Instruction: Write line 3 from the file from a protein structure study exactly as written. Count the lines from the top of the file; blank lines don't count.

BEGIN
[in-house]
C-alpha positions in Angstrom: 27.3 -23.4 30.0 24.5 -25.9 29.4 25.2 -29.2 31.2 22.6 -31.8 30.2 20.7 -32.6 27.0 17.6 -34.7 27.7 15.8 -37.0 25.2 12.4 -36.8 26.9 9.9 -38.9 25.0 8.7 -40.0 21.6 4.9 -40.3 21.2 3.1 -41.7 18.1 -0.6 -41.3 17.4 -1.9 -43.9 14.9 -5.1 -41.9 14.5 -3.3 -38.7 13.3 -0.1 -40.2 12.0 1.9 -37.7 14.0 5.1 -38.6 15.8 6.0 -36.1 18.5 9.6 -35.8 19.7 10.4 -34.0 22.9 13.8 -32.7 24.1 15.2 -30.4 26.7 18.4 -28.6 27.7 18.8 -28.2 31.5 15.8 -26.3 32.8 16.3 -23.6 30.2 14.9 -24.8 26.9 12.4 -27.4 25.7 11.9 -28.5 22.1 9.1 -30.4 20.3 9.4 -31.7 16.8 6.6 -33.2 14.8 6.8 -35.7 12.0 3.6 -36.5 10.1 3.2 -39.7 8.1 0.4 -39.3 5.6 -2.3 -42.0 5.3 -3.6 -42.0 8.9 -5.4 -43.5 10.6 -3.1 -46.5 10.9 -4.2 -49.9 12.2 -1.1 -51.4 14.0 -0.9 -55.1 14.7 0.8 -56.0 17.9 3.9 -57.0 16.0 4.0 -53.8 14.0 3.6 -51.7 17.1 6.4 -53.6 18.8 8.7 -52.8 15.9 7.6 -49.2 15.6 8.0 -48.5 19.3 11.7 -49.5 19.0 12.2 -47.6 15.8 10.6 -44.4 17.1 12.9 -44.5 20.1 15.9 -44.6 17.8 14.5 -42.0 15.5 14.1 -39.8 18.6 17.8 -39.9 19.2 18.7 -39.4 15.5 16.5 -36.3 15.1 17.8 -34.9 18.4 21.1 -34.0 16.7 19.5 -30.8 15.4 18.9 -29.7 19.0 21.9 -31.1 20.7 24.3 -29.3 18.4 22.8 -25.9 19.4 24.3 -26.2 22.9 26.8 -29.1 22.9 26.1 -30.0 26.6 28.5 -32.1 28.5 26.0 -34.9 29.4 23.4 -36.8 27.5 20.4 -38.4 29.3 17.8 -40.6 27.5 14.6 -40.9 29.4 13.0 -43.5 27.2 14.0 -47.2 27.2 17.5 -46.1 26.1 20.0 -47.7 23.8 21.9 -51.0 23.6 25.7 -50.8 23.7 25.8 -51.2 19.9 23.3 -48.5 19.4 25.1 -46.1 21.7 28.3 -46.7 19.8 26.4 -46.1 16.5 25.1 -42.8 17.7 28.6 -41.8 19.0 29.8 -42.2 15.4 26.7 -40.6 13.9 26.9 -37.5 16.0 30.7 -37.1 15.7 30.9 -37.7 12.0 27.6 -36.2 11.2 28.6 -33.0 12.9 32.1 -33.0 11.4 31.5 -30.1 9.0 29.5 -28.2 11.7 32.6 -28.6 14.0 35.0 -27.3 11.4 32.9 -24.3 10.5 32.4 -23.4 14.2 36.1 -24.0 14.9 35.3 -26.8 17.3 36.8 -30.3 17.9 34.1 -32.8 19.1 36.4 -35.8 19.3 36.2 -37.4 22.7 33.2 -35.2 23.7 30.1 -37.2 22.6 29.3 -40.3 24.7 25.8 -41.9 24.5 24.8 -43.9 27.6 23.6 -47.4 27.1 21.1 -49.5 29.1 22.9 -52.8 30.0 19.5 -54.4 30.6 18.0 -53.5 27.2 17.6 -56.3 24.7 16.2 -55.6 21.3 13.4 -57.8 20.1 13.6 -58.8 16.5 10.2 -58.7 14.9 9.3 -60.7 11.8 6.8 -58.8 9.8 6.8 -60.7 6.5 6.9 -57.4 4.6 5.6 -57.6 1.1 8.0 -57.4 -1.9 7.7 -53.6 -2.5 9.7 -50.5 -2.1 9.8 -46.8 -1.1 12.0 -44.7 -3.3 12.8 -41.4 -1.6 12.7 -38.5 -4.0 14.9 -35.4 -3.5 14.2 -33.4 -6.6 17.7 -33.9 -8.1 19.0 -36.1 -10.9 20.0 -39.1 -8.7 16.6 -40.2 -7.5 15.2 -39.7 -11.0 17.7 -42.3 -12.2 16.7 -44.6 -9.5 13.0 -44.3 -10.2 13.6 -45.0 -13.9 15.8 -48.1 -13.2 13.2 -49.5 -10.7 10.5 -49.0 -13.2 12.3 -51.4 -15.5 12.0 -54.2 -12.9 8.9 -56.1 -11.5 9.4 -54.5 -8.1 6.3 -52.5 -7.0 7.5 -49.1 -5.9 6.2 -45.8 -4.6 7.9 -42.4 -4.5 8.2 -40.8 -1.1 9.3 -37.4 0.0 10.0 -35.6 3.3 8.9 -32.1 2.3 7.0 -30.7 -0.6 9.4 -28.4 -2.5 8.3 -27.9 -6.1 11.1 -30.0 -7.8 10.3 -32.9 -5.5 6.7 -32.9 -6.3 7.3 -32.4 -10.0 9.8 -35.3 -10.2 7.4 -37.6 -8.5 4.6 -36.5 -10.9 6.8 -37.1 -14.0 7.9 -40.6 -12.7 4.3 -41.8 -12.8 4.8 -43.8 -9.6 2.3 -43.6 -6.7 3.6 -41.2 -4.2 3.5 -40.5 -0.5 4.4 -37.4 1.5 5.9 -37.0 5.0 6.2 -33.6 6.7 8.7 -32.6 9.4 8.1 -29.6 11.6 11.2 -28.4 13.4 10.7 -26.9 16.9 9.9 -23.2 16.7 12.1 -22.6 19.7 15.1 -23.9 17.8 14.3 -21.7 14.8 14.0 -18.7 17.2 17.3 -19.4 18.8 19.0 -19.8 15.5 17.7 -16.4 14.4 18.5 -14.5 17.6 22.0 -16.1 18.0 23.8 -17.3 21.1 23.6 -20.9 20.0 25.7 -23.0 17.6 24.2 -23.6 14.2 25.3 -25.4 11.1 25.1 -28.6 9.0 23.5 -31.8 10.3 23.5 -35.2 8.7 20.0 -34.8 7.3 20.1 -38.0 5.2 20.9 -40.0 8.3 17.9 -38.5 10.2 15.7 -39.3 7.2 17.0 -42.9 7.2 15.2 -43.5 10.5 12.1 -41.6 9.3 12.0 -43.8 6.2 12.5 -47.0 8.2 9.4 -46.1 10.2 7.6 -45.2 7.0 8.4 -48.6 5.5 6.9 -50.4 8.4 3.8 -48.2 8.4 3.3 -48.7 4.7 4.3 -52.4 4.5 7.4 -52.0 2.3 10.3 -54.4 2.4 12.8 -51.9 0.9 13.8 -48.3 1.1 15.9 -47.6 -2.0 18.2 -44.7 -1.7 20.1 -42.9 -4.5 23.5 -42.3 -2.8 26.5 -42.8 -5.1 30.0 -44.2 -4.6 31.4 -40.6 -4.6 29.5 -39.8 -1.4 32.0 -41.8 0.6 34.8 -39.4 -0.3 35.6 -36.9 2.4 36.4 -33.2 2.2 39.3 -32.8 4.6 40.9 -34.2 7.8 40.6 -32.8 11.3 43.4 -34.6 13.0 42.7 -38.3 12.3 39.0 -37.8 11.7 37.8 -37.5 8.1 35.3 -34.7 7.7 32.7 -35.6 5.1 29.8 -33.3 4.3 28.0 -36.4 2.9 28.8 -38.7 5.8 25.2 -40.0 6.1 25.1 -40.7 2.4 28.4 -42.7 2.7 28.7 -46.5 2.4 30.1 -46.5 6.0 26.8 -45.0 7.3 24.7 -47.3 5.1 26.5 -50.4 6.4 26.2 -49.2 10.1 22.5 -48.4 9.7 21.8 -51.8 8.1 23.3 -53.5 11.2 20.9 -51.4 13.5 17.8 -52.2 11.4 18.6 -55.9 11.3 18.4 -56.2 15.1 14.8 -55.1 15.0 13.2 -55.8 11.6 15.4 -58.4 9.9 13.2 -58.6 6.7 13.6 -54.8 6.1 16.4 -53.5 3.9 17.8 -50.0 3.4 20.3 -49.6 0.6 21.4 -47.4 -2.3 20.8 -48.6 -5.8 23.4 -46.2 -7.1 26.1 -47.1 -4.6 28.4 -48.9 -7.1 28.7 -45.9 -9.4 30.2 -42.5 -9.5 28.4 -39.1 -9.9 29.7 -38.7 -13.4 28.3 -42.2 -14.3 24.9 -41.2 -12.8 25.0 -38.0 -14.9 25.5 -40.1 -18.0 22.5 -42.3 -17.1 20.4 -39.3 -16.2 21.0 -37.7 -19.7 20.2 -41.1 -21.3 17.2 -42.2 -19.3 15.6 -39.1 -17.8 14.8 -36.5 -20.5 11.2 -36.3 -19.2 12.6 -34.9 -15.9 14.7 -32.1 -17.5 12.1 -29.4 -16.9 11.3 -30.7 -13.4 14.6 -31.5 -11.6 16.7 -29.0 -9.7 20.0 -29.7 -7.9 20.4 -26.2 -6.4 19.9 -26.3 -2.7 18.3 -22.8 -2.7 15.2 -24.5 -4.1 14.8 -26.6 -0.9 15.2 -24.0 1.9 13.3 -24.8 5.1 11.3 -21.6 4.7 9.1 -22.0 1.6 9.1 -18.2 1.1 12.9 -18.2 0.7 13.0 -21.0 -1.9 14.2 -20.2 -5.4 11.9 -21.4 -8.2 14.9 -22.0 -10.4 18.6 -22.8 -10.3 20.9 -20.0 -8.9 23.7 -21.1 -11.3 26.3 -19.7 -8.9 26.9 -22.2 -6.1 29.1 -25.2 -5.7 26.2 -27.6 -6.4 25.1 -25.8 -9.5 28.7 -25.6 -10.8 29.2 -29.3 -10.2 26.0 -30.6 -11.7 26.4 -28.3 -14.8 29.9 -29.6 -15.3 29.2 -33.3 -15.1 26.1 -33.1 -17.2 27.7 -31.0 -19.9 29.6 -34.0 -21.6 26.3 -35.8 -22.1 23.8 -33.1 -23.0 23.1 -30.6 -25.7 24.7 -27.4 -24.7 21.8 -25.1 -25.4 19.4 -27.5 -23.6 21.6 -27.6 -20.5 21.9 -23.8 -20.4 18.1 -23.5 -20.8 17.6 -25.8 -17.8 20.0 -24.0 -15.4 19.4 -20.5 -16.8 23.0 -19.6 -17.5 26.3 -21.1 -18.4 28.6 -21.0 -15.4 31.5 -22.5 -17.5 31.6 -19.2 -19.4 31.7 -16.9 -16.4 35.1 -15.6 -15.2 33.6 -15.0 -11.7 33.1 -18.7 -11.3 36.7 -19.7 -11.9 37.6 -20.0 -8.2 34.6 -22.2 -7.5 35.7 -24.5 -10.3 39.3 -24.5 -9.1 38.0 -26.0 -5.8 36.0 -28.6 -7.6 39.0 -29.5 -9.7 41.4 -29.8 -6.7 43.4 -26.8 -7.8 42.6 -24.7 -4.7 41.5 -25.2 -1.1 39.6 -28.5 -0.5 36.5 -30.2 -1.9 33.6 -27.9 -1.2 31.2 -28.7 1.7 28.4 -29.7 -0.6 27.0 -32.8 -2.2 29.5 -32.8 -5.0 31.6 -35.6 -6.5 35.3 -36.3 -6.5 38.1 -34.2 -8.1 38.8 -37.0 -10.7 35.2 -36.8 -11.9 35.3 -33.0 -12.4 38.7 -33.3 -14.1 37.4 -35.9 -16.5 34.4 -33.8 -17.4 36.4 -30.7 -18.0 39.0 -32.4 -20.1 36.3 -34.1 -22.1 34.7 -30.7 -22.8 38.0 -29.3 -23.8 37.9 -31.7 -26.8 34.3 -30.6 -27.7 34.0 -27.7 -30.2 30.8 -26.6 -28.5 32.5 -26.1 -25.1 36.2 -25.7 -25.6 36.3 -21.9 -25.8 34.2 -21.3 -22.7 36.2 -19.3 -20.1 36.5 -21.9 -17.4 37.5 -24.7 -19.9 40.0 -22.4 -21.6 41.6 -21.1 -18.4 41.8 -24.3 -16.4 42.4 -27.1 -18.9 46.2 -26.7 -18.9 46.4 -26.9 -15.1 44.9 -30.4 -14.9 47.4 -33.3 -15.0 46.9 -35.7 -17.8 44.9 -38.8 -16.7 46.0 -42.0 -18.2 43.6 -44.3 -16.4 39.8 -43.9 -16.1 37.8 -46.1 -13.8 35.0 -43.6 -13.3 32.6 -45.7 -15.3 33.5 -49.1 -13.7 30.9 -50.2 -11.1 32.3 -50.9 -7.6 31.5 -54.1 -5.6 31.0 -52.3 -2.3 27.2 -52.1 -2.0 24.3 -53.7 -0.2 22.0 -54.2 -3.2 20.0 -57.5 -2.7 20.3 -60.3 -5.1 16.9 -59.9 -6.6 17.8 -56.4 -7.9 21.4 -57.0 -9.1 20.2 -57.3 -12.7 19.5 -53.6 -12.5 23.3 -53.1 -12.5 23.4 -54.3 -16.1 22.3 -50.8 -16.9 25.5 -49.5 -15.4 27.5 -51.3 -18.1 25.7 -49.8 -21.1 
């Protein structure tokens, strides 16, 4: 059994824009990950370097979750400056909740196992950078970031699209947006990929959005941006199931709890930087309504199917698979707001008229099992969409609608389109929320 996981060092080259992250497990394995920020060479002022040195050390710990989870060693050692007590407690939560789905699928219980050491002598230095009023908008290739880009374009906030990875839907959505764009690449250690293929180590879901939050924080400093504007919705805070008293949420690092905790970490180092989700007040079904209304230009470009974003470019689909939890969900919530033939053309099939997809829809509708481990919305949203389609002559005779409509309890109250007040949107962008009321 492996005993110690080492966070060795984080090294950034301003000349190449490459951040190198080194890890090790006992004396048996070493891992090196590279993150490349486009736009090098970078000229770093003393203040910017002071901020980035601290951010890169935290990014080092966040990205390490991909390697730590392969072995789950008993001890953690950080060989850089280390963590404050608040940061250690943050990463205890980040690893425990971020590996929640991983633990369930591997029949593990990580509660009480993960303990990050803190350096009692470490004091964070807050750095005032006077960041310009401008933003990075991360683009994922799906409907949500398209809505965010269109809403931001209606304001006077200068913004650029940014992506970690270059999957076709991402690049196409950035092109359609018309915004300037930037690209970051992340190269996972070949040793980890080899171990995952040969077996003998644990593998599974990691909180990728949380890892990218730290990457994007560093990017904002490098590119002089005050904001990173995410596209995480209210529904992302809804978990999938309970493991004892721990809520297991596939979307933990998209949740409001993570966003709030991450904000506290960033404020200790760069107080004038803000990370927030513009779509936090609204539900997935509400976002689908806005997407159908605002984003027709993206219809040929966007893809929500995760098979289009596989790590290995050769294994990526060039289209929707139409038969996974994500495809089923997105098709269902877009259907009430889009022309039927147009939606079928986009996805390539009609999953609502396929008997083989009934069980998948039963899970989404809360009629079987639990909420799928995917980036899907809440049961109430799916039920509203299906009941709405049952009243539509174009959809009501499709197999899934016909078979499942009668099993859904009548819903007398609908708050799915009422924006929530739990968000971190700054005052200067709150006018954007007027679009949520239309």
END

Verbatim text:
């Protein structure tokens, strides 16, 4: 059994824009990950370097979750400056909740196992950078970031699209947006990929959005941006199931709890930087309504199917698979707001008229099992969409609608389109929320 996981060092080259992250497990394995920020060479002022040195050390710990989870060693050692007590407690939560789905699928219980050491002598230095009023908008290739880009374009906030990875839907959505764009690449250690293929180590879901939050924080400093504007919705805070008293949420690092905790970490180092989700007040079904209304230009470009974003470019689909939890969900919530033939053309099939997809829809509708481990919305949203389609002559005779409509309890109250007040949107962008009321 492996005993110690080492966070060795984080090294950034301003000349190449490459951040190198080194890890090790006992004396048996070493891992090196590279993150490349486009736009090098970078000229770093003393203040910017002071901020980035601290951010890169935290990014080092966040990205390490991909390697730590392969072995789950008993001890953690950080060989850089280390963590404050608040940061250690943050990463205890980040690893425990971020590996929640991983633990369930591997029949593990990580509660009480993960303990990050803190350096009692470490004091964070807050750095005032006077960041310009401008933003990075991360683009994922799906409907949500398209809505965010269109809403931001209606304001006077200068913004650029940014992506970690270059999957076709991402690049196409950035092109359609018309915004300037930037690209970051992340190269996972070949040793980890080899171990995952040969077996003998644990593998599974990691909180990728949380890892990218730290990457994007560093990017904002490098590119002089005050904001990173995410596209995480209210529904992302809804978990999938309970493991004892721990809520297991596939979307933990998209949740409001993570966003709030991450904000506290960033404020200790760069107080004038803000990370927030513009779509936090609204539900997935509400976002689908806005997407159908605002984003027709993206219809040929966007893809929500995760098979289009596989790590290995050769294994990526060039289209929707139409038969996974994500495809089923997105098709269902877009259907009430889009022309039927147009939606079928986009996805390539009609999953609502396929008997083989009934069980998948039963899970989404809360009629079987639990909420799928995917980036899907809440049961109430799916039920509203299906009941709405049952009243539509174009959809009501499709197999899934016909078979499942009668099993859904009548819903007398609908708050799915009422924006929530739990968000971190700054005052200067709150006018954007007027679009949520239309």